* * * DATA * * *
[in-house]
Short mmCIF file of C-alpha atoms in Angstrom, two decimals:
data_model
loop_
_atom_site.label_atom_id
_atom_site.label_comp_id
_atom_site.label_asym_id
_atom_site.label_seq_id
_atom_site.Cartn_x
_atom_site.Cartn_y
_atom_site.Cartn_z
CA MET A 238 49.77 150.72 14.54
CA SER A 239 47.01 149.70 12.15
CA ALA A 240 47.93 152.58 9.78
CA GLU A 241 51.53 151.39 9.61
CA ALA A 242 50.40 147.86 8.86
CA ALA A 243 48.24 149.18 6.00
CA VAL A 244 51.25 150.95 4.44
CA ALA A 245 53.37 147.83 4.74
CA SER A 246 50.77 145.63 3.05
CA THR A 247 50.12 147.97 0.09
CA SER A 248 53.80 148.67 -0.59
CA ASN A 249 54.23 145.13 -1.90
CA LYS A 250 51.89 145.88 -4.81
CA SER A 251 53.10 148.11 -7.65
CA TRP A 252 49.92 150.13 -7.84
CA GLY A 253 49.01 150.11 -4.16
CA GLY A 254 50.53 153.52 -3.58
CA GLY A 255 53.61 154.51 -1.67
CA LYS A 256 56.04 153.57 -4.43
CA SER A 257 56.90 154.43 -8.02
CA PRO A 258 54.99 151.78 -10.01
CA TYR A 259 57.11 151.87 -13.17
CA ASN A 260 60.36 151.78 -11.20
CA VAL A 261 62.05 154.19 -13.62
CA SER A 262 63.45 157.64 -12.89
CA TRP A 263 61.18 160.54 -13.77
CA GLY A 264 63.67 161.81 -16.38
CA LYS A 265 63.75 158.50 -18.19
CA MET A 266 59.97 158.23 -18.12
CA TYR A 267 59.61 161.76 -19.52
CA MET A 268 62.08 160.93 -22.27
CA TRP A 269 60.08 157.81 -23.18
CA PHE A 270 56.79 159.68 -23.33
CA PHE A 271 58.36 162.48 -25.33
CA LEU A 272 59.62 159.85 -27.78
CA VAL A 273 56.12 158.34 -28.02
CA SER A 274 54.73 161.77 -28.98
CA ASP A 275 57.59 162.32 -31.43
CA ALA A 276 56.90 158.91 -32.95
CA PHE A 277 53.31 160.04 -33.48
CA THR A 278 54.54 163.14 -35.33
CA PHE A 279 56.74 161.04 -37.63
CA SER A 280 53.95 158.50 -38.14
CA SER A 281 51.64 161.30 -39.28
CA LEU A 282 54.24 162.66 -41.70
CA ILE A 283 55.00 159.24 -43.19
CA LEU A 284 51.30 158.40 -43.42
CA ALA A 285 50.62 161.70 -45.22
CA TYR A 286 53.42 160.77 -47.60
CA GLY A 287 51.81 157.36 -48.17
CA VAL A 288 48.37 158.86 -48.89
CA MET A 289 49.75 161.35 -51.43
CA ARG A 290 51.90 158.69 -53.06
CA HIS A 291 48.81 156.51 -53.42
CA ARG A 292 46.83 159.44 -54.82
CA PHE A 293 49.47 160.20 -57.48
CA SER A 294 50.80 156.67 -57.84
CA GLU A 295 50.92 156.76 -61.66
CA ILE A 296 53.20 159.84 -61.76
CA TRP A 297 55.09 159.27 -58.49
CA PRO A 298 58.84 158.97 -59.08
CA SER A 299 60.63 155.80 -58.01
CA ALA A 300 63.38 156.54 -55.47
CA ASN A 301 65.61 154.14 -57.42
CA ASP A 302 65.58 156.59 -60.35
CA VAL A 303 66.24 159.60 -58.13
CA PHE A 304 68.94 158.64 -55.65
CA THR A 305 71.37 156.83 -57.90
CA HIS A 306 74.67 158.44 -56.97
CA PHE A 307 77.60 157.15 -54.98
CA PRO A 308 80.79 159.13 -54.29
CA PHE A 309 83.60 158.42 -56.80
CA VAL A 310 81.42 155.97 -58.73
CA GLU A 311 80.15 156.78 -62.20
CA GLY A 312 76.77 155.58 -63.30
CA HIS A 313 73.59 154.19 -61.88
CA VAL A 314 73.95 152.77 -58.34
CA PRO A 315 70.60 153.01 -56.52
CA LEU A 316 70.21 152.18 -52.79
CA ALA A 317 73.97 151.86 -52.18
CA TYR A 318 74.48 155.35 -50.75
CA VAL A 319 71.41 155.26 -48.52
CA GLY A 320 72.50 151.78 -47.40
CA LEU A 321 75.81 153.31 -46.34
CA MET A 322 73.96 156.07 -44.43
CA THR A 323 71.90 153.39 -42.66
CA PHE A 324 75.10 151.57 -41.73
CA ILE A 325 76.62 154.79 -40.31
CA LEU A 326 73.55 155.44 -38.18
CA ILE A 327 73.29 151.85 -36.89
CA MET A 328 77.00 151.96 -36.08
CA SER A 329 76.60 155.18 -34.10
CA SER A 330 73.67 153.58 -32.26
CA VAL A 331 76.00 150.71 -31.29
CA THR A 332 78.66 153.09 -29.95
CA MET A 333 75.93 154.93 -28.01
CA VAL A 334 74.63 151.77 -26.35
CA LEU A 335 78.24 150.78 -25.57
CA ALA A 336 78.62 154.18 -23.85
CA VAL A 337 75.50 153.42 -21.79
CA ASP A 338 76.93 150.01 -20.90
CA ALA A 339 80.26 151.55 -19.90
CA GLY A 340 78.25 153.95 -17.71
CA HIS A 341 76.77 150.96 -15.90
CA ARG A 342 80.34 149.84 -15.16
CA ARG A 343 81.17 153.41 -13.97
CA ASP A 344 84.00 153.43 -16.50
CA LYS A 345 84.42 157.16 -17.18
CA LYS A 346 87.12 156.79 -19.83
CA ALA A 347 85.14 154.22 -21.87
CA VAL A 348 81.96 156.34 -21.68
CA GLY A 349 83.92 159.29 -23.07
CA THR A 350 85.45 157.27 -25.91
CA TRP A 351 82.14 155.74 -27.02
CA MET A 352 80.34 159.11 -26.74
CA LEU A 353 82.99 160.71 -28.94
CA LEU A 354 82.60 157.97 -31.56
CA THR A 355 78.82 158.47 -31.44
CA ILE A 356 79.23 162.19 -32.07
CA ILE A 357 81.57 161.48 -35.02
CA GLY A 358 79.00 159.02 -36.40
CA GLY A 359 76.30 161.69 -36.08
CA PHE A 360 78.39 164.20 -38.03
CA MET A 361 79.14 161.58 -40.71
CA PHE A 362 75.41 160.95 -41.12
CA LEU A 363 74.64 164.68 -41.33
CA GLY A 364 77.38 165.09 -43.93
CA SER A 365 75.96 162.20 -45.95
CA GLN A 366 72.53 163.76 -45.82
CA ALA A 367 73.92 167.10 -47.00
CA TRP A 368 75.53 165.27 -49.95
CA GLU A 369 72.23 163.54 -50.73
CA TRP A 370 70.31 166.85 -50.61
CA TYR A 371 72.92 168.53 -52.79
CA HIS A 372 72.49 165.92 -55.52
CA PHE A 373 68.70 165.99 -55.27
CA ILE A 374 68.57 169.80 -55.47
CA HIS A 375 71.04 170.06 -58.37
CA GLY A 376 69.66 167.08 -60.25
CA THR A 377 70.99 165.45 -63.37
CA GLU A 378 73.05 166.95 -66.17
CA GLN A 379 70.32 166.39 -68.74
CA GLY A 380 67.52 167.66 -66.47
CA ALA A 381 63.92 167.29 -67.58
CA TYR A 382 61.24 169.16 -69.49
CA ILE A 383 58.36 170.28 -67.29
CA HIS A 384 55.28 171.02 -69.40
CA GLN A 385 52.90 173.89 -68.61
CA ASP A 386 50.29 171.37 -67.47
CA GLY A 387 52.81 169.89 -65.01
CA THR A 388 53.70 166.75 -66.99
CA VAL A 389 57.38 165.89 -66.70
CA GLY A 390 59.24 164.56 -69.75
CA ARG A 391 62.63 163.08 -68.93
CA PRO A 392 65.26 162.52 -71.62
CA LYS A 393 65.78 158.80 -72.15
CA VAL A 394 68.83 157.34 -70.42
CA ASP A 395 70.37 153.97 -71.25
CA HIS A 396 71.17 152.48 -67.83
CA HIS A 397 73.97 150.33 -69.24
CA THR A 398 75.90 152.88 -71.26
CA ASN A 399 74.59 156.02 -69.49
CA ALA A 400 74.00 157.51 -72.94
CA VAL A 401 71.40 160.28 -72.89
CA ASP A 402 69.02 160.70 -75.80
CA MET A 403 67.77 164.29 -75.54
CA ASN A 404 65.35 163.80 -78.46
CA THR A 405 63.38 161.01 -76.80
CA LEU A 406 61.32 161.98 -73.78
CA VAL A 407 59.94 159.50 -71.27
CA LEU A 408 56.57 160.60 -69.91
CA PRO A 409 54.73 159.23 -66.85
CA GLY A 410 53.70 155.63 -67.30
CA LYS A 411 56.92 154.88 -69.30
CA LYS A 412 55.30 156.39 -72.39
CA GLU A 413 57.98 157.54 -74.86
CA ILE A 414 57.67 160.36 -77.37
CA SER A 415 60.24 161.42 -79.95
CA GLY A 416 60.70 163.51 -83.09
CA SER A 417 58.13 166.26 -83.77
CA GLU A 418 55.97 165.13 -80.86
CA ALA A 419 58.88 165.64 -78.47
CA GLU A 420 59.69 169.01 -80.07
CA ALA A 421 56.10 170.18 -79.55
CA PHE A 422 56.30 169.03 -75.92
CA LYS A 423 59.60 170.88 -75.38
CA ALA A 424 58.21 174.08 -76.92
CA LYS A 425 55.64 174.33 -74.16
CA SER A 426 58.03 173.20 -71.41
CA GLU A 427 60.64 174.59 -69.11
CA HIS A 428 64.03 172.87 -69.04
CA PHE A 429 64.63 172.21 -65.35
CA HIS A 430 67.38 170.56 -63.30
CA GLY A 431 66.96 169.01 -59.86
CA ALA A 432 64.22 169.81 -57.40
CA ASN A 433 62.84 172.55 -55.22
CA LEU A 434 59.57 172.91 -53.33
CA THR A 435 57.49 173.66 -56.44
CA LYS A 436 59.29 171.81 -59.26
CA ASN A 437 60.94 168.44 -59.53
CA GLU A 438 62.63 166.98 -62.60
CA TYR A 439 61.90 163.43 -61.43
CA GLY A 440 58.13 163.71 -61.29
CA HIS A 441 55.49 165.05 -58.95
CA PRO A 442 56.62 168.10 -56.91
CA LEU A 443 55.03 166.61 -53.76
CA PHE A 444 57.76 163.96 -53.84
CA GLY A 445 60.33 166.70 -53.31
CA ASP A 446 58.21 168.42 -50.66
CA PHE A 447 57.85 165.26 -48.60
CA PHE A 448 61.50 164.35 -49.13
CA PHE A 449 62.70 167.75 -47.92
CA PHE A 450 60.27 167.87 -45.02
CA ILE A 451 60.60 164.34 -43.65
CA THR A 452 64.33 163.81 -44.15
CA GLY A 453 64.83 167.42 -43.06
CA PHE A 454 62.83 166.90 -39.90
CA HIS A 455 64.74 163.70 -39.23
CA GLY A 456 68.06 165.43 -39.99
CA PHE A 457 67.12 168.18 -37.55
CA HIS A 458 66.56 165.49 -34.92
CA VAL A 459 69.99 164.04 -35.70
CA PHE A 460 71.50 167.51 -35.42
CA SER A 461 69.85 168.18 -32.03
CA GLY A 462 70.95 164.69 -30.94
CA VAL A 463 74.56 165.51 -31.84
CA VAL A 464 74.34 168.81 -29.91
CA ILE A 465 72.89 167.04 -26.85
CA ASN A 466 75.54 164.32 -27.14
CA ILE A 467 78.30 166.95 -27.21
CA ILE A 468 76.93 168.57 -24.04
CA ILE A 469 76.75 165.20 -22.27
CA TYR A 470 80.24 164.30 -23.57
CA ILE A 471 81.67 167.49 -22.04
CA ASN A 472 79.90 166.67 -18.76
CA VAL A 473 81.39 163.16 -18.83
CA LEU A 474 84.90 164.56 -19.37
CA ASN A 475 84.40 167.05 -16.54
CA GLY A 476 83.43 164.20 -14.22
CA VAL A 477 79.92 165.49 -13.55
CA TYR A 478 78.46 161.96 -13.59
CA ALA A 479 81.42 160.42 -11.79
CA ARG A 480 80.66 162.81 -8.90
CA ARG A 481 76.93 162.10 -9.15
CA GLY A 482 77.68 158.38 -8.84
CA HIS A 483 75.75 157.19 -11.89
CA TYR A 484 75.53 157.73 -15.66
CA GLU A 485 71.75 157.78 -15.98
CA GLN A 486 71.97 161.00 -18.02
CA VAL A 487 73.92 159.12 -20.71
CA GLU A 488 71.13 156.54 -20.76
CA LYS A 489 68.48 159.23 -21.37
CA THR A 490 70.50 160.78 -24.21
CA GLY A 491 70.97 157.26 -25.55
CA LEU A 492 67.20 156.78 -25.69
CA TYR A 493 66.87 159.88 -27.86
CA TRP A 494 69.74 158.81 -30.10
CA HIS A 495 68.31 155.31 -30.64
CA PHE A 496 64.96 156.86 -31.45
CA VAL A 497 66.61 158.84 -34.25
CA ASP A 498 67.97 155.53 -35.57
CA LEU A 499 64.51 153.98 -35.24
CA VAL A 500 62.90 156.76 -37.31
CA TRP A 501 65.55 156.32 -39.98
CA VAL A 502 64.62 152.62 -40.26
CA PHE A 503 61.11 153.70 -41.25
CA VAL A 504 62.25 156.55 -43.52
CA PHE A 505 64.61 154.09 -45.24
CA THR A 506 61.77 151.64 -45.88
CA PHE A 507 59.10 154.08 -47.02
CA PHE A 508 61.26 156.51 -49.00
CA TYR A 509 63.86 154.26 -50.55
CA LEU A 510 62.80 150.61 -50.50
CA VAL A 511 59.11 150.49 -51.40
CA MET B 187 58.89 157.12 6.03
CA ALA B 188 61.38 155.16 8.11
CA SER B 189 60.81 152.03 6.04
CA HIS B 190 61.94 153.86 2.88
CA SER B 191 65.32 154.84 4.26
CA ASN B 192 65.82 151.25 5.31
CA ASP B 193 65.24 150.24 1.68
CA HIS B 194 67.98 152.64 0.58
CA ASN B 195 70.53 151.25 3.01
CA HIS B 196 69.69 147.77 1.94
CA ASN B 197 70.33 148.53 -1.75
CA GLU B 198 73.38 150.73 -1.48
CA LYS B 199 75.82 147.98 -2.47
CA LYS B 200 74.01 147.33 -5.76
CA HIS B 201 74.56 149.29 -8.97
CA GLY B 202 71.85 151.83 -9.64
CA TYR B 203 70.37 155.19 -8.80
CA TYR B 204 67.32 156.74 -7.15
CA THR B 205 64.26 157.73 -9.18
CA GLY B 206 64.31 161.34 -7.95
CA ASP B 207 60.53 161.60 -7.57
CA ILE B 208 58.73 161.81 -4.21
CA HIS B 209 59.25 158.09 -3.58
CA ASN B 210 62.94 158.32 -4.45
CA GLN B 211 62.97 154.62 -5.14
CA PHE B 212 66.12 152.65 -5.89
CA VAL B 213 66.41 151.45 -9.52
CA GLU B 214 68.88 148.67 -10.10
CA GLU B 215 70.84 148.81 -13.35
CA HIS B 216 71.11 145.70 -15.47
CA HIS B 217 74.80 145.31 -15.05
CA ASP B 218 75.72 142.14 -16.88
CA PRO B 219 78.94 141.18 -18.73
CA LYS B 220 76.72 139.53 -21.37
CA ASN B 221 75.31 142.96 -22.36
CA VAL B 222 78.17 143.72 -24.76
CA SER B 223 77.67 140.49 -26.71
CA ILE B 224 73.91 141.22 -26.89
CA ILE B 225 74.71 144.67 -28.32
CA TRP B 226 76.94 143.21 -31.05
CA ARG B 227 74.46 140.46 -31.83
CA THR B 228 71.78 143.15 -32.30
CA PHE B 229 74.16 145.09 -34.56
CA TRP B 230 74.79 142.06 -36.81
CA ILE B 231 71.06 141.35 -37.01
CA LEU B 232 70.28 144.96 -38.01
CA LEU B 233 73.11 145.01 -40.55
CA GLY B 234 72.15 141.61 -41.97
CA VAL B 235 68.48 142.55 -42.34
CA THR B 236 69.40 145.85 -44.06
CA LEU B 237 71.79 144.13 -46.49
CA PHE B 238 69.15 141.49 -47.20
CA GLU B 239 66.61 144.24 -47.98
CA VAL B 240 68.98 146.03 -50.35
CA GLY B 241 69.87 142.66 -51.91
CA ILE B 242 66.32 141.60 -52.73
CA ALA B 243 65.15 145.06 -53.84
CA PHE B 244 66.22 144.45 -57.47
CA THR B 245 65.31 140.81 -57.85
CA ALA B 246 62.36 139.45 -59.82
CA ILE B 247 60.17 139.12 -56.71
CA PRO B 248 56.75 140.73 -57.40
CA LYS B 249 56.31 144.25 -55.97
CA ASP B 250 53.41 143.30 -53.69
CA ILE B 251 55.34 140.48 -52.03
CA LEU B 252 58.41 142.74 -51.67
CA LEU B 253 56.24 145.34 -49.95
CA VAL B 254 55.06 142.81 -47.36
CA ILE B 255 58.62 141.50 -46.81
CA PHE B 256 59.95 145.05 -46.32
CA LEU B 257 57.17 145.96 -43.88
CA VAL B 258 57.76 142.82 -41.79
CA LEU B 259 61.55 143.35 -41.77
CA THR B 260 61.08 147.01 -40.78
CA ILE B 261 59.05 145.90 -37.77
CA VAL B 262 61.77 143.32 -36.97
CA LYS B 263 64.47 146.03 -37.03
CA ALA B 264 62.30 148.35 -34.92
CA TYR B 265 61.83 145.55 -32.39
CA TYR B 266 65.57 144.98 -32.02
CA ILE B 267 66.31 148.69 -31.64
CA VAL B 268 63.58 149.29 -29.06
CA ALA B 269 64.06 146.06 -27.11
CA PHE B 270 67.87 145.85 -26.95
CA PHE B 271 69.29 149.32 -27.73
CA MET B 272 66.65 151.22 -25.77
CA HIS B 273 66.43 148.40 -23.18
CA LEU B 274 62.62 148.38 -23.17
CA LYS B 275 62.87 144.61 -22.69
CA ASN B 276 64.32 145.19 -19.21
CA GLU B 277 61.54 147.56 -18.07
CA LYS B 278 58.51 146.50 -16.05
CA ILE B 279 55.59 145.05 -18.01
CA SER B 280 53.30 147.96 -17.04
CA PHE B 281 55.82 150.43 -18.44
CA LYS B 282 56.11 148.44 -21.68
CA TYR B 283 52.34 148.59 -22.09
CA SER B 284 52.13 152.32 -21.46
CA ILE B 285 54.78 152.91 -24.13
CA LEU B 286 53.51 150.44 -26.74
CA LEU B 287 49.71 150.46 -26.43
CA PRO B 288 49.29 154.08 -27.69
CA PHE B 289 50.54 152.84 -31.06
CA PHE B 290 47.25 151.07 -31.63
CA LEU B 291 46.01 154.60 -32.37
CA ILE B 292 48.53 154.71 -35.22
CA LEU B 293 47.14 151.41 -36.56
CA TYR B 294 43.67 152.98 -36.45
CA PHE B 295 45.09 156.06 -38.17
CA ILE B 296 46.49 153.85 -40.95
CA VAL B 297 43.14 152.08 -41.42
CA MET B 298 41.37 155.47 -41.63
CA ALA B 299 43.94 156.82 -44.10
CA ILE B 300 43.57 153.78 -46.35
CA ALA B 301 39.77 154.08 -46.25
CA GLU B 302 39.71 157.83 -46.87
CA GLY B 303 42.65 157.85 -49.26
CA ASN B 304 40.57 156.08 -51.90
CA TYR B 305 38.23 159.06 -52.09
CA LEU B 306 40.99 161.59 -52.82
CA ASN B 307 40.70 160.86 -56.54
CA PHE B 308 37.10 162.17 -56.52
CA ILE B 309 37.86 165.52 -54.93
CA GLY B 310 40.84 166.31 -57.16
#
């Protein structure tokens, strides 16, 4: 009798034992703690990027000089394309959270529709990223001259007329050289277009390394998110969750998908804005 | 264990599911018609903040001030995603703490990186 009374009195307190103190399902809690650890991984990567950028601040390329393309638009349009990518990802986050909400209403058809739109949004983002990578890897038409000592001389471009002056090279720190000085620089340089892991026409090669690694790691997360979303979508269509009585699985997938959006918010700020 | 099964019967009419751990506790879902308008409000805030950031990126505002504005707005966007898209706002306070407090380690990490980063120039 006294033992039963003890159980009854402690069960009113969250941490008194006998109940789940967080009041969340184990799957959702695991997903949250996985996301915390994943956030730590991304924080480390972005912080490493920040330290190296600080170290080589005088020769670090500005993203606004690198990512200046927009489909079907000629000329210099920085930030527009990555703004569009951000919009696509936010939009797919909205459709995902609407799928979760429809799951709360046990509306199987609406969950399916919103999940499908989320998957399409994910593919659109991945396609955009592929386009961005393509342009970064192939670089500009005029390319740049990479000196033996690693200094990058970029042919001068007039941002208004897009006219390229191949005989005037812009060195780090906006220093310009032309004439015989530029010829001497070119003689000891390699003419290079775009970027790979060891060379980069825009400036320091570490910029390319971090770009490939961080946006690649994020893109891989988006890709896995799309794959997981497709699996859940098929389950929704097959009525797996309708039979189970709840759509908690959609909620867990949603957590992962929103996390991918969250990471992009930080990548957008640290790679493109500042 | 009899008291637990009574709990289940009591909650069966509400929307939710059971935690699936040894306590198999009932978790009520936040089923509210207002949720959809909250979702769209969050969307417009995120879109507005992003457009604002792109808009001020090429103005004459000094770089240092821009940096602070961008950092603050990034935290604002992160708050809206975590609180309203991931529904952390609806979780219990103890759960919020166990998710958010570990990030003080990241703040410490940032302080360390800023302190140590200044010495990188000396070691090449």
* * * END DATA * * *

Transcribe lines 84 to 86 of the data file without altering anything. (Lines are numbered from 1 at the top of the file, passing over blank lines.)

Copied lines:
CA VAL A 310 81.42 155.97 -58.73
CA GLU A 311 80.15 156.78 -62.20
CA GLY A 312 76.77 155.58 -63.30